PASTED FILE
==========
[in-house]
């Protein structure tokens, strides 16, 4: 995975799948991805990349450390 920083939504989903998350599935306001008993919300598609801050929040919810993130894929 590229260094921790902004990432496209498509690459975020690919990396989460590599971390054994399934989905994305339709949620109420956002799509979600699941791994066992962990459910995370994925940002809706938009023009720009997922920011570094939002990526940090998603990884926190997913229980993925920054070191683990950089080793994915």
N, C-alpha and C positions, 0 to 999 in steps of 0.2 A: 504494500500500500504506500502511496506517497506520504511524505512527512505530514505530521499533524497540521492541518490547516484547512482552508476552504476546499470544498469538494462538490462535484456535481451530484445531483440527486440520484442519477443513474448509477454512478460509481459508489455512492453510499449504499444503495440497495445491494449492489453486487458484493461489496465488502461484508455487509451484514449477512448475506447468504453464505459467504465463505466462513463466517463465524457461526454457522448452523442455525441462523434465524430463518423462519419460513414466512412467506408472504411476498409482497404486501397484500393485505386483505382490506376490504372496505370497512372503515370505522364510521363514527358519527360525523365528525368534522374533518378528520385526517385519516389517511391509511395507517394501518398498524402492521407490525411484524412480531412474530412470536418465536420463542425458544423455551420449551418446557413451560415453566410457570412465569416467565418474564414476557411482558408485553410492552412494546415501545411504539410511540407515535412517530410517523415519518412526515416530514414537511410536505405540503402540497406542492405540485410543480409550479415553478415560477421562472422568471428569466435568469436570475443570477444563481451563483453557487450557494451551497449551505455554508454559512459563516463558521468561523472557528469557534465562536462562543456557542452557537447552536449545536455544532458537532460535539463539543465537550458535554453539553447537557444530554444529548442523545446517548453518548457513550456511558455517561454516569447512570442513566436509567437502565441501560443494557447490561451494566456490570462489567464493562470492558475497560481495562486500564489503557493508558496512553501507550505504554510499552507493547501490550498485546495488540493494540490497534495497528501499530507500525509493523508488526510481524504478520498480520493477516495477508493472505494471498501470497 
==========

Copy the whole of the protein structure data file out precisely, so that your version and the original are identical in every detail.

[in-house]
């Protein structure tokens, strides 16, 4: 995975799948991805990349450390 920083939504989903998350599935306001008993919300598609801050929040919810993130894929 590229260094921790902004990432496209498509690459975020690919990396989460590599971390054994399934989905994305339709949620109420956002799509979600699941791994066992962990459910995370994925940002809706938009023009720009997922920011570094939002990526940090998603990884926190997913229980993925920054070191683990950089080793994915």
N, C-alpha and C positions, 0 to 999 in steps of 0.2 A: 504494500500500500504506500502511496506517497506520504511524505512527512505530514505530521499533524497540521492541518490547516484547512482552508476552504476546499470544498469538494462538490462535484456535481451530484445531483440527486440520484442519477443513474448509477454512478460509481459508489455512492453510499449504499444503495440497495445491494449492489453486487458484493461489496465488502461484508455487509451484514449477512448475506447468504453464505459467504465463505466462513463466517463465524457461526454457522448452523442455525441462523434465524430463518423462519419460513414466512412467506408472504411476498409482497404486501397484500393485505386483505382490506376490504372496505370497512372503515370505522364510521363514527358519527360525523365528525368534522374533518378528520385526517385519516389517511391509511395507517394501518398498524402492521407490525411484524412480531412474530412470536418465536420463542425458544423455551420449551418446557413451560415453566410457570412465569416467565418474564414476557411482558408485553410492552412494546415501545411504539410511540407515535412517530410517523415519518412526515416530514414537511410536505405540503402540497406542492405540485410543480409550479415553478415560477421562472422568471428569466435568469436570475443570477444563481451563483453557487450557494451551497449551505455554508454559512459563516463558521468561523472557528469557534465562536462562543456557542452557537447552536449545536455544532458537532460535539463539543465537550458535554453539553447537557444530554444529548442523545446517548453518548457513550456511558455517561454516569447512570442513566436509567437502565441501560443494557447490561451494566456490570462489567464493562470492558475497560481495562486500564489503557493508558496512553501507550505504554510499552507493547501490550498485546495488540493494540490497534495497528501499530507500525509493523508488526510481524504478520498480520493477516495477508493472505494471498501470497 